The Risks Posed by 2C
- Boulder may not be able to reach its goal of 100% renewable energy by 2030.
- Boulder could end up with nothing: By signing this agreement, Boulder likely loses all means to create a local power utility. Our court cases – we took years to get to – would be dismissed, and if the franchise agreement fails, Boulder also loses its leverage with Xcel.
- There are huge financial risks involved in signing agreements with Xcel. Why?
- Xcel has proposed $7.5 billion in new investments which would bring its total debt to over $10 billion. Boulder’s share of the interest on that debt is far more than the interest on a local utility with an estimated debt of $300 million.
- Xcel has increased its rates every year almost every year since 2006, and plans to ask for another rate increase in 2020. More increases are likely, in part to pay off the costs of Xcel’s coal plants, which are rapidly becoming stranded assets.
- Xcel is committed to burning (increasingly expensive) coal and/or other fossil fuels least until 2070; Xcel has also proposed advanced nuclear.
- We’ll stay trapped in an outdated energy paradigm: A new Xcel franchise will prevent us from innovating. We’ll be back in the confines of a century-old regulatory framework based on a fossil fuel economy and Xcel’s legacy, profit-driven business model of centralized power generation.
Why is this agreement bad for Boulder?
- It puts an abrupt end to 10 years of hard work to bring clean power to Boulder, and millions of dollars invested in exploring our own local power utility. We are in the home stretch!! Our current court cases would be dismissed. We have worked hard to get to this point. Let’s not give up now!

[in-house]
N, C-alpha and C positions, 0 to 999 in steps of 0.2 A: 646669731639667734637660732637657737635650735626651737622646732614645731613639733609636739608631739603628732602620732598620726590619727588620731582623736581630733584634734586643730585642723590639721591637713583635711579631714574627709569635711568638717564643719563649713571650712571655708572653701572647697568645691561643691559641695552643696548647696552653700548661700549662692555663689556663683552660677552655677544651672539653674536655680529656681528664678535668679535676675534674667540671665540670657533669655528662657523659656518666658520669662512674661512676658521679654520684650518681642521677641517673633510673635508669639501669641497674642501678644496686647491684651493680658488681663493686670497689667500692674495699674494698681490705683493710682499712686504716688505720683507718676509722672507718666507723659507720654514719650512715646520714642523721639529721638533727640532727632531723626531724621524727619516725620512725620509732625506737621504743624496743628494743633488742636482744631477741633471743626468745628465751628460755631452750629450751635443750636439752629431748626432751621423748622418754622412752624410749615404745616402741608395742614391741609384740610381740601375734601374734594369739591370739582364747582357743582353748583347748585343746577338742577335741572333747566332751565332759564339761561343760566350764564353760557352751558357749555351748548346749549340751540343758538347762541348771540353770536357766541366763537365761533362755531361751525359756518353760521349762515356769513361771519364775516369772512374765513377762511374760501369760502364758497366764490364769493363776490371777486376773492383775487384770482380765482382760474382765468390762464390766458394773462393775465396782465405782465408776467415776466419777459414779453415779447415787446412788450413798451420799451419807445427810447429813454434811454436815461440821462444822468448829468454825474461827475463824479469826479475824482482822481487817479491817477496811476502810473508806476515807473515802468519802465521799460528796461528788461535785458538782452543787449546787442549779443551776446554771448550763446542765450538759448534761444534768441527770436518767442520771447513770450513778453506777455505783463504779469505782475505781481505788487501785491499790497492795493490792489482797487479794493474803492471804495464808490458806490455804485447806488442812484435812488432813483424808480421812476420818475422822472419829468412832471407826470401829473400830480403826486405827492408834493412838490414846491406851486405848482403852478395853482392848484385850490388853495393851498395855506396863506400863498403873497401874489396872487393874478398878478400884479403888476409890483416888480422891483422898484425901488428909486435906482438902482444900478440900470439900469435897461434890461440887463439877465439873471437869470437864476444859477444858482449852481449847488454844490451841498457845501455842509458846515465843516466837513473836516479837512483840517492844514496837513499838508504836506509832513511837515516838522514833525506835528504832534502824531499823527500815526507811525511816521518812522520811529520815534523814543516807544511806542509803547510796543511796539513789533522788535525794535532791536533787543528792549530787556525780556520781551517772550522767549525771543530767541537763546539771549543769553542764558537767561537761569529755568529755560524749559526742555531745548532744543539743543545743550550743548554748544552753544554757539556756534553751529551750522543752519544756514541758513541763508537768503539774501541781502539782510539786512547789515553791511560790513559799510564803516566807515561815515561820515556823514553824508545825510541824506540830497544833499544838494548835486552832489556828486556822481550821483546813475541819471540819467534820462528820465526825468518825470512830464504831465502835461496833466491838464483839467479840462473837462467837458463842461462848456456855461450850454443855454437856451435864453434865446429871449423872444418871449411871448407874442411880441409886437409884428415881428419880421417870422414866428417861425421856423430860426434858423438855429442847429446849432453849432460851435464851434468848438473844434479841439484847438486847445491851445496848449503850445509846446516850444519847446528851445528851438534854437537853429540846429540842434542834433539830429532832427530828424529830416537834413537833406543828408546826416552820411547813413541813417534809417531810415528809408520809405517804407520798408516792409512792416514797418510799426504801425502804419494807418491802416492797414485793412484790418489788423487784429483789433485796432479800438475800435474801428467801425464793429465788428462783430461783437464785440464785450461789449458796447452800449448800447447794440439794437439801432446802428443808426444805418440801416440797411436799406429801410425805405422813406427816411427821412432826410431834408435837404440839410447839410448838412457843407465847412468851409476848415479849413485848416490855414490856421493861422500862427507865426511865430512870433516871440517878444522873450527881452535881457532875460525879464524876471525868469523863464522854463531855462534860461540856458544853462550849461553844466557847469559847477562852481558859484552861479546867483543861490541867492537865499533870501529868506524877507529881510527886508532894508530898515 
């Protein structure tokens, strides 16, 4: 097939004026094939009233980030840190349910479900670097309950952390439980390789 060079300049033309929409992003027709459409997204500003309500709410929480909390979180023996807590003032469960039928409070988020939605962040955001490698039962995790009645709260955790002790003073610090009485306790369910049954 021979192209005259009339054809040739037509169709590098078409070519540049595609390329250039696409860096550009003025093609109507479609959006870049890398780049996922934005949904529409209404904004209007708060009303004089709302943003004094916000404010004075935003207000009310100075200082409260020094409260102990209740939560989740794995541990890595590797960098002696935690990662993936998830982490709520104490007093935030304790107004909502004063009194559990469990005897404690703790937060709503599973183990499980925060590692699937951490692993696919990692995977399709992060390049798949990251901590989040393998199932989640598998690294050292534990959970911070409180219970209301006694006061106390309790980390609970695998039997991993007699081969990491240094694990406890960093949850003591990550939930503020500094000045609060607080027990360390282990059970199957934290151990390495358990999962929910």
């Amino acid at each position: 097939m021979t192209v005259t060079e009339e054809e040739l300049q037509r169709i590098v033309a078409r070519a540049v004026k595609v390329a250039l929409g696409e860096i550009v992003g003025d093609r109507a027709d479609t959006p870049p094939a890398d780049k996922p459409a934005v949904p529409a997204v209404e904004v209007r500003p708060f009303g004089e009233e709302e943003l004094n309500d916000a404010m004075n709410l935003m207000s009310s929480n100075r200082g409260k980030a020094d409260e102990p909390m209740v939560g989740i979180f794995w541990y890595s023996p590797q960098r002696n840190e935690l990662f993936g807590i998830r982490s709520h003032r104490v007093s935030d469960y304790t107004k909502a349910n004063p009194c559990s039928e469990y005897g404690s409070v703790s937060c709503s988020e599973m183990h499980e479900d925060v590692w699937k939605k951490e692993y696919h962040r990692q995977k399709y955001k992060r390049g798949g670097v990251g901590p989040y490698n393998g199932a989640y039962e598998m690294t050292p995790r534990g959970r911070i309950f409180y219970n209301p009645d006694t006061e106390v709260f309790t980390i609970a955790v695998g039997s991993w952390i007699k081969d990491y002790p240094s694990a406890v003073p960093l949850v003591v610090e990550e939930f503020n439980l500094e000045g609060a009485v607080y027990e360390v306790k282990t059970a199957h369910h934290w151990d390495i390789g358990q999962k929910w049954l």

- We lose local control: A new franchise agreement would mean our energy future is not in our own hands. All decisions would be made either by Xcel or by the Public Utilities Commission, in a process that is largely inaccessible to Boulder voters.
- No local economic stimulus: Boulder loses the option of keeping energy dollars in our own community to invest in local business and innovative 21st century technologies.
- PUC costs are significant: As long as we are tied to Xcel, Boulder will continue to pay high legal costs to participate at the Colorado Public Utilities Commission (PUC).
What are the weaknesses in this agreement?
- Xcel will not help pay for renewables in Boulder: There are no provisions in the partnership agreement that commit Xcel to financing renewable energy in Boulder. This agreement could cost Boulder more for energy, as we pay our Xcel bills and double dip to fund new clean energy investments.
- Conflict will continue: We would be locked in perpetual disagreements over future carbon reduction projects, if the past is any clue. There are no provisions for arbitration or dispute resolution in the agreement.
- It’s toothless: The proposed partnership agreement is unenforceable and there is no provision for Xcel to accept or approve Boulder’s renewable energy proposals.
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